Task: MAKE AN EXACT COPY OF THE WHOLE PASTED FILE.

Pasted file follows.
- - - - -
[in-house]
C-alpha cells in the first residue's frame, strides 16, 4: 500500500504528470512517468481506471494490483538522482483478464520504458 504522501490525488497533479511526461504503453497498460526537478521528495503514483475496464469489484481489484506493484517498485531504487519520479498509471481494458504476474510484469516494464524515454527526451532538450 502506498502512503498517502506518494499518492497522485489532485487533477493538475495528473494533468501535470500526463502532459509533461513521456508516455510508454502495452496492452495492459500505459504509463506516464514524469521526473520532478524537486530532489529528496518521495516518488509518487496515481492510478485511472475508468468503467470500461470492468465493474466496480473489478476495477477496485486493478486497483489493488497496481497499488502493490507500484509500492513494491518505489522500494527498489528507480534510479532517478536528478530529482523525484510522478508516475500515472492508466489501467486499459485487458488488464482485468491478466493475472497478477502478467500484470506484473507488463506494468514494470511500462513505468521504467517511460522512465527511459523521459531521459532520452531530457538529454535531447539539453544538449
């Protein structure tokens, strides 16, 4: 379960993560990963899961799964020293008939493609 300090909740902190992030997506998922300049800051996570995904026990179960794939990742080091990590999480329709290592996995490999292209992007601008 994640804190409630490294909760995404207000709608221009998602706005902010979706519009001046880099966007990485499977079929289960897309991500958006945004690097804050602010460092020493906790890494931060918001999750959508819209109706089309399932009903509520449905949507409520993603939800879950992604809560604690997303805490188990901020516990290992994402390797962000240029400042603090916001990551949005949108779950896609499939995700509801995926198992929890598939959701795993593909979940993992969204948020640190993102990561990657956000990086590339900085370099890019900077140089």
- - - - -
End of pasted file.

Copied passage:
[in-house]
C-alpha cells in the first residue's frame, strides 16, 4: 500500500504528470512517468481506471494490483538522482483478464520504458 504522501490525488497533479511526461504503453497498460526537478521528495503514483475496464469489484481489484506493484517498485531504487519520479498509471481494458504476474510484469516494464524515454527526451532538450 502506498502512503498517502506518494499518492497522485489532485487533477493538475495528473494533468501535470500526463502532459509533461513521456508516455510508454502495452496492452495492459500505459504509463506516464514524469521526473520532478524537486530532489529528496518521495516518488509518487496515481492510478485511472475508468468503467470500461470492468465493474466496480473489478476495477477496485486493478486497483489493488497496481497499488502493490507500484509500492513494491518505489522500494527498489528507480534510479532517478536528478530529482523525484510522478508516475500515472492508466489501467486499459485487458488488464482485468491478466493475472497478477502478467500484470506484473507488463506494468514494470511500462513505468521504467517511460522512465527511459523521459531521459532520452531530457538529454535531447539539453544538449
């Protein structure tokens, strides 16, 4: 379960993560990963899961799964020293008939493609 300090909740902190992030997506998922300049800051996570995904026990179960794939990742080091990590999480329709290592996995490999292209992007601008 994640804190409630490294909760995404207000709608221009998602706005902010979706519009001046880099966007990485499977079929289960897309991500958006945004690097804050602010460092020493906790890494931060918001999750959508819209109706089309399932009903509520449905949507409520993603939800879950992604809560604690997303805490188990901020516990290992994402390797962000240029400042603090916001990551949005949108779950896609499939995700509801995926198992929890598939959701795993593909979940993992969204948020640190993102990561990657956000990086590339900085370099890019900077140089």